Players want it, fans want it, and even the majority of referees want it. And so, we are led to believe, does FIFA president Sepp Blatter who appears to have changed his mind and finally seen the light after years of blinkered opposition.
But are we really certain that goal line technology is any closer to being introduced?
In recent weeks, Blatter has let it be known that goal line technology could be with us by the start of next season and certainly by the 2014 World Cup in Brazil. At least two systems – Hawk-Eye, widely used in cricket and tennis, and a micro-chipped ball – are understood to be the front-runners.
The decision now rests with the International Football Association Board (IFAB), the game’s lawmakers made up of FIFA and the four British associations. The only body that is allowed to implement new rules, the IFAB’s next meeting is in March next year.
But before we all get too carried away by the powers that be bowing to global pressure, let’s take a step back. I have seen first-hand how many times in the past the ultra-conservative IFAB have indicated giving goal line technology a fighting chance, only to perform a change of heart at the last moment leaving those who have spent a fortune on developing the technology shaking their heads in frustration.
There is a powerful reason why Blatter’s recent pledge may end up being a hollow one. Announcing that this time the IFAB will give the green light for some kind of electronic aid to decide whether the ball has crossed the line may sound good on paper but behind the scenes, Blatter is having to fight off the man who is destined by all accounts to eventually take over from him.
Michel Platini is totally utterly against the idea. As since Blatter, more than ever before, needs his friends, will he risk alienating Platini and, for that matter, his long-time ally Franz Beckenbauer who also fiercely opposes goal line technology?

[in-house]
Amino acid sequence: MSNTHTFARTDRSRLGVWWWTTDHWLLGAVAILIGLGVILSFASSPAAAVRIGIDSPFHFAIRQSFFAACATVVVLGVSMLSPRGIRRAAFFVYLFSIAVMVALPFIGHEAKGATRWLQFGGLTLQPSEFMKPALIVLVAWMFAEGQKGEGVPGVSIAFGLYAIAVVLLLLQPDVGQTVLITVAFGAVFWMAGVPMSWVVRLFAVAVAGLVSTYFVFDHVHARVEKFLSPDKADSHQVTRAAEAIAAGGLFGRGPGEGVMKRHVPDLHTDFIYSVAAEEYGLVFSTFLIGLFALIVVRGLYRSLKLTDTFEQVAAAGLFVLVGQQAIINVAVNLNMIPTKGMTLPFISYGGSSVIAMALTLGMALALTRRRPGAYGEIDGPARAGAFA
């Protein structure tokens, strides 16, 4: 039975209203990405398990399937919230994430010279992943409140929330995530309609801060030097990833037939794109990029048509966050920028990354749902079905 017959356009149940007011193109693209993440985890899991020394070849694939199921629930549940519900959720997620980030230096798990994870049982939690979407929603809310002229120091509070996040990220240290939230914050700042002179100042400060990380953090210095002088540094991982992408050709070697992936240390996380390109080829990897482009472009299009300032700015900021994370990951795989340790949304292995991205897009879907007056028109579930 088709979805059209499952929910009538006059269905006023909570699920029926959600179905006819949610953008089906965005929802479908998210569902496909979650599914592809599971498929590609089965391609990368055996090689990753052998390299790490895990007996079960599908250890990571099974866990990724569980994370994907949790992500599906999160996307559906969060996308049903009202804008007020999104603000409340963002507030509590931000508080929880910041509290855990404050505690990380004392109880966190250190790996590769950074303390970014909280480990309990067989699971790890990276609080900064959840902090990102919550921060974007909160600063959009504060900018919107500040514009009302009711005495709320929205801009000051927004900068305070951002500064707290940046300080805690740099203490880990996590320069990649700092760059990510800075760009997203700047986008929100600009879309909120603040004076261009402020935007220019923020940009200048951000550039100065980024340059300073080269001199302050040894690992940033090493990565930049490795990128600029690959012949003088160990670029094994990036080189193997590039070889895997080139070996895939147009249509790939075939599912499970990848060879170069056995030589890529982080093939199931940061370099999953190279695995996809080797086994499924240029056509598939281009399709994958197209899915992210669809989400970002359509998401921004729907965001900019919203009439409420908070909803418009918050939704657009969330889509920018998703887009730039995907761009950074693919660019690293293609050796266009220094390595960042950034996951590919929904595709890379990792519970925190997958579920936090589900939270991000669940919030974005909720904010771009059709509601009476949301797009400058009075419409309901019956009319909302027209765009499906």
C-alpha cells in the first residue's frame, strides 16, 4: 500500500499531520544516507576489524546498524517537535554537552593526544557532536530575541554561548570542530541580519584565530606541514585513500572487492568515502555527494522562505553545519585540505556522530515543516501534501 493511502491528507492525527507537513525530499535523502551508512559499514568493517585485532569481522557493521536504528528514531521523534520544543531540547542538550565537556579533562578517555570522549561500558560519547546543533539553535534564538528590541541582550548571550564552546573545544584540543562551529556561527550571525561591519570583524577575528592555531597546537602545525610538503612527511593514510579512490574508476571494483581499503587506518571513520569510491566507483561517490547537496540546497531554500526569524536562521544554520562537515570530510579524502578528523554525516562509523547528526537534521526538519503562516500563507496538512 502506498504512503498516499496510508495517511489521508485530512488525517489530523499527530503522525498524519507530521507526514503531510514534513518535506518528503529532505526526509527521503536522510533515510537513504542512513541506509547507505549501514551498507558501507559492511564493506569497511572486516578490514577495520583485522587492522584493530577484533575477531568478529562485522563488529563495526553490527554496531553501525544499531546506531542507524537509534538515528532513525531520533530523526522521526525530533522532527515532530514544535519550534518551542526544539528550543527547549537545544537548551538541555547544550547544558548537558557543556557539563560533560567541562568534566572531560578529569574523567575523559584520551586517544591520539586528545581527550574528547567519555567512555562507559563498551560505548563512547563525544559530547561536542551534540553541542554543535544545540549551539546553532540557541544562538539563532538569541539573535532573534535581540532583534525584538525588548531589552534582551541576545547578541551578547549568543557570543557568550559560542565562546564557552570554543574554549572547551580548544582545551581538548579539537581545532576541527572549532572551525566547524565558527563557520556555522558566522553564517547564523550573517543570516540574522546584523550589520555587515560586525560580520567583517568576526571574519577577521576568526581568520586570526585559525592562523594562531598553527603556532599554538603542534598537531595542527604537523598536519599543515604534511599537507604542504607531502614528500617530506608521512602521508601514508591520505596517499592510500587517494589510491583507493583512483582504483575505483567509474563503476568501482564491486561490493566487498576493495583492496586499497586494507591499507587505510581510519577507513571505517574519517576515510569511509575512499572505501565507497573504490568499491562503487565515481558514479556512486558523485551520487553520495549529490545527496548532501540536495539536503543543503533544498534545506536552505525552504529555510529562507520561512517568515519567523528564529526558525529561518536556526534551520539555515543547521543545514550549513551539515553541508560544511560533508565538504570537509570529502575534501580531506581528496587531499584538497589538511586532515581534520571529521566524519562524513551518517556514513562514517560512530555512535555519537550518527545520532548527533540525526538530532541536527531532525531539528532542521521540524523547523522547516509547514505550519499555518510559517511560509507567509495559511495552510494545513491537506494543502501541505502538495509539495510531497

Both prominent figures argue that instead of technology, football should press ahead with the alternative system of using two additional assistants – one behind each goal – which has been trialled as an experiment in this season’s Champions League and Europa League.
The idea was conceived by Platini but it seems highly unlikely that both methods would be allowed by FIFA to run concurrently. So which one will it ultimately be, goal line technology or two extra assistants? Interestingly, no sooner did Blatter re-iterate that goal line technology tests were making progress than Platini went on record again to state his continued preference for human eyes.
Platini’s point is that precious few incidents occur at either club or international level to justify spending millions on goal line technology. England won the World Cup final at Wembley in 1966 but debate still rages over whether Geoff Hurst’s goal crossed the line. Forty years on, at last year’s World Cup in South Africa, England suffered again at the hands of Germany when Frank Lampard’s effort was wrongly disallowed.
Platini says two swallows don’t make a summer but he is missing two important points. At club level, there are frequent instances of wrong refereeing decisions on terms of the ball crossing the line. Secondly, if goal line technology is too expensive, surely employing extra assistants everywhere comes under the same heading? Not only that. Ask any player or manager which of the two systems he prefers and almost invariably you get the same reply – and it isn’t extra assistants.
As for Beckenbauer, where his argument falls down is that football has moved on since his day. There is a lot more at stake and the pressures are far greater – as is the price of failure. It’s time Platini, Beckenbauer and other opponents realised that “For The Good of The Game” – the motto FIFA loves to spout – goal line technology should be introduced, as it would enhance rather than damage the credibility of our wonderful sport. The sooner is it introduced the better.